"There's a joke in here about how many wine professionals it takes to change a lightbulb when it comes to the region of Calabria."

Y'all there have been many times in my career where I have been humbled, and trying to source wines for the most recent entry in the Supper Club Series was one of them. Celine (GM of Assorted Table), Josh (the owner), and myself were all sitting down for a good hour or so trying to cycle through our mental rolodex of wines we've had from Italy to see if any of us had a producer in mind specifically from Calabria. There's a joke somewhere in there about how many wine professionals it takes to screw in a light bulb----it was that kind of moment. Keep in mind there is likely over 3 decades worth of experience in the profession of wine when you mash all of us together. Librandi is the one producer that Josh had encountered, but was so distant in his memory it was hard to discern if the wine was of quality without tasting it for ourselves. Any thoughtful insight into the region clearly has to be formulated by sipping through its wines, right? Having to dig deep to understand a new region was thrilling for me because it reasserted that the learning process of wine has not stopped for me just yet.

Calabria is sitting in between two more well known Italian wine regions, Sicily & Puglia, so its giving Southern Italy vibes all day. One would assume that the wine varietals of the area would mirror in some capacity, and while they do, there are definitely some austere grapes in the mix. Just like Lazio had heavy influence from ancient Rome, the Greek have had their hand in the metaphorical pot of Calabria. Even more so in the area of Ciro where Librandi Winery is located. Librandi is technically a smaller producer, but they are the flagship voice for spreading the gospel of wines from Calabria. They've been making wines for over 4 generations and predominantly female led in the vineyards. It is their greatest wish that more people become acquainted with the history & traditions of winemaking in the region without trying to compare it to the more popular areas of Italy. While the climate, terroir, etc. fell in line with what I expect of a Mediterranean locale in the south of Italy, it was a specific red grape that jumped out to me as strikingly new.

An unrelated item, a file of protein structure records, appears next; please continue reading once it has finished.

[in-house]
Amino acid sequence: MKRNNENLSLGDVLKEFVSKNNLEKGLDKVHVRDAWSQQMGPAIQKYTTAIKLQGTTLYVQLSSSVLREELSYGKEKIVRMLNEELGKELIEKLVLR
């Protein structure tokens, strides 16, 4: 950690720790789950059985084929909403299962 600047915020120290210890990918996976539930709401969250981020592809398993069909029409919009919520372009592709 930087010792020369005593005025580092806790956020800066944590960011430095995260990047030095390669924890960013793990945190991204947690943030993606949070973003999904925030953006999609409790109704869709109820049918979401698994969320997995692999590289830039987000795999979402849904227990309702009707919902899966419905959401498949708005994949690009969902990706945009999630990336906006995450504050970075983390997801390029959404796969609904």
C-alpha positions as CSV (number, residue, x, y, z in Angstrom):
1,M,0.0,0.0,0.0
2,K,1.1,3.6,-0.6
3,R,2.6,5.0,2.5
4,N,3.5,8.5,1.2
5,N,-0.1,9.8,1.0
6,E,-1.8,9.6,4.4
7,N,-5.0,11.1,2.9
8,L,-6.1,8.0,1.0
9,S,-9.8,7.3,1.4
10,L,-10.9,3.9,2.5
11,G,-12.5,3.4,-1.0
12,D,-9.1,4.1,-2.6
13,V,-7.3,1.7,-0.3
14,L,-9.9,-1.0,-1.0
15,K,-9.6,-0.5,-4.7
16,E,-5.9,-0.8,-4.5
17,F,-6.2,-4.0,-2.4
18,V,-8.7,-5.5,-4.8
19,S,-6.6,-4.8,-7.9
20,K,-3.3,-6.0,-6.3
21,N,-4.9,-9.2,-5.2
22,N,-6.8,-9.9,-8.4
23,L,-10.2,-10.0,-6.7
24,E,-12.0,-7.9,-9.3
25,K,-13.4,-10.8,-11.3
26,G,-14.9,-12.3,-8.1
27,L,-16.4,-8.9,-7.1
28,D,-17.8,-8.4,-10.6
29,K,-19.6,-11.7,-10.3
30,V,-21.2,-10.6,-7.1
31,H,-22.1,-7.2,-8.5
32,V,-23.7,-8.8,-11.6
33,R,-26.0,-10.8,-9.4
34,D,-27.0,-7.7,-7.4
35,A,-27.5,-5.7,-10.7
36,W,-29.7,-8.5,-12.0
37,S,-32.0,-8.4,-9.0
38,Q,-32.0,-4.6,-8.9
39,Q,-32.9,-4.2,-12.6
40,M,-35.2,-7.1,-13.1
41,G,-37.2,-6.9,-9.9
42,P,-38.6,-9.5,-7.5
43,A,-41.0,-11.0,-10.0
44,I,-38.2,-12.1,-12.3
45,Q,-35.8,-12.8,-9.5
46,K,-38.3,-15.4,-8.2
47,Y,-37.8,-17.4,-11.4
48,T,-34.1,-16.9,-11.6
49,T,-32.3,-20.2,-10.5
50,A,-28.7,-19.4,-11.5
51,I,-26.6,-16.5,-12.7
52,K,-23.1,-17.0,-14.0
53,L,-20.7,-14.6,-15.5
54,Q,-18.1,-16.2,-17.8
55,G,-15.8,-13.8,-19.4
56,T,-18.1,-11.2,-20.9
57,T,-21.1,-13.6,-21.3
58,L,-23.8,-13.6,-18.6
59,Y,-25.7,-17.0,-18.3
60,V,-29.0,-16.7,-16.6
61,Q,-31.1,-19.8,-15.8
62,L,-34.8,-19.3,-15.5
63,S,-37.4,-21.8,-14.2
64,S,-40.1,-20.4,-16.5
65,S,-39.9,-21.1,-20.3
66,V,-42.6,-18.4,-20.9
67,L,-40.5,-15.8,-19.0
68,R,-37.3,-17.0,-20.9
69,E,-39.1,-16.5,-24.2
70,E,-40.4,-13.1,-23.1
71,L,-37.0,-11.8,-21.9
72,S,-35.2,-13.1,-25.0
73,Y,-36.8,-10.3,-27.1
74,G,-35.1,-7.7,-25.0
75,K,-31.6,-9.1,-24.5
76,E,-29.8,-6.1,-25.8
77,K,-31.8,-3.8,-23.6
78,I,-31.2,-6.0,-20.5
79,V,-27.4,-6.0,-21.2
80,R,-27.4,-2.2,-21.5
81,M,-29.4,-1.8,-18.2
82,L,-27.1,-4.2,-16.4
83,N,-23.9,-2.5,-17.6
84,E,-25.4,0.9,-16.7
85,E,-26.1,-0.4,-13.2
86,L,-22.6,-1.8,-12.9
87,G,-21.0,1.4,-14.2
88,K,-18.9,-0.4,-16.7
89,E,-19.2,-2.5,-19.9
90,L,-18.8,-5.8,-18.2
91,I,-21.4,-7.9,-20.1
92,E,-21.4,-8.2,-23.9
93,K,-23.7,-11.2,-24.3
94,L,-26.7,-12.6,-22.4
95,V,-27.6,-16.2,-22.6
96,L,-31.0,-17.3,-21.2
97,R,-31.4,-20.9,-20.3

Gaglioppo (gah-lee-oh-po) was thought to have been a gift from the Greeks to the area, but DNA profiling has since indicated that this grape is an Italian at heart AND potentially a love child of Sangiovese & an unknown grape. You have got to love the soap opera relationships of the wine grapes-----THE DRAMA. While thin skinned, this grape produces some highly tannic red wines. So it needs a little more time in the bottle to soften it out. The result is very Mediterranean with all the scents of fresh herbs & spiced fruits on the palate and slight whiff of bruised rose petals. You often will see some white wine varieties blended in this red to give it some more lift and levity.

I'm recapping this experience with these regions as a reminder to any who love wine: never stop learning. The beauty of this recent Supper Club Series with Mano Bella Artisan Foods was the opportunity to either revisit or discover a wine region for the first time. I got to feel the excitement and anticipation right alongside the guests while sharing my new discovery. It reminding me to keep the thrill alive during this journey through wine, food & hospitality, and it couldn't have come at a better time. So join me in raising a glass to Lazio & Calabria, and let's see how often they come up in convo the next time you are sipping some Italian juice!


14 views0 comments

Recent Posts

See All

The Wino's T-Day Wine Guide!

The ultimate dinner party of the year is finally upon us, and while everyone is focused on perfecting their best side dishes or showing off their juiciest turkey, I'm more concerned about what juice w


Post: Blog2 Post
bottom of page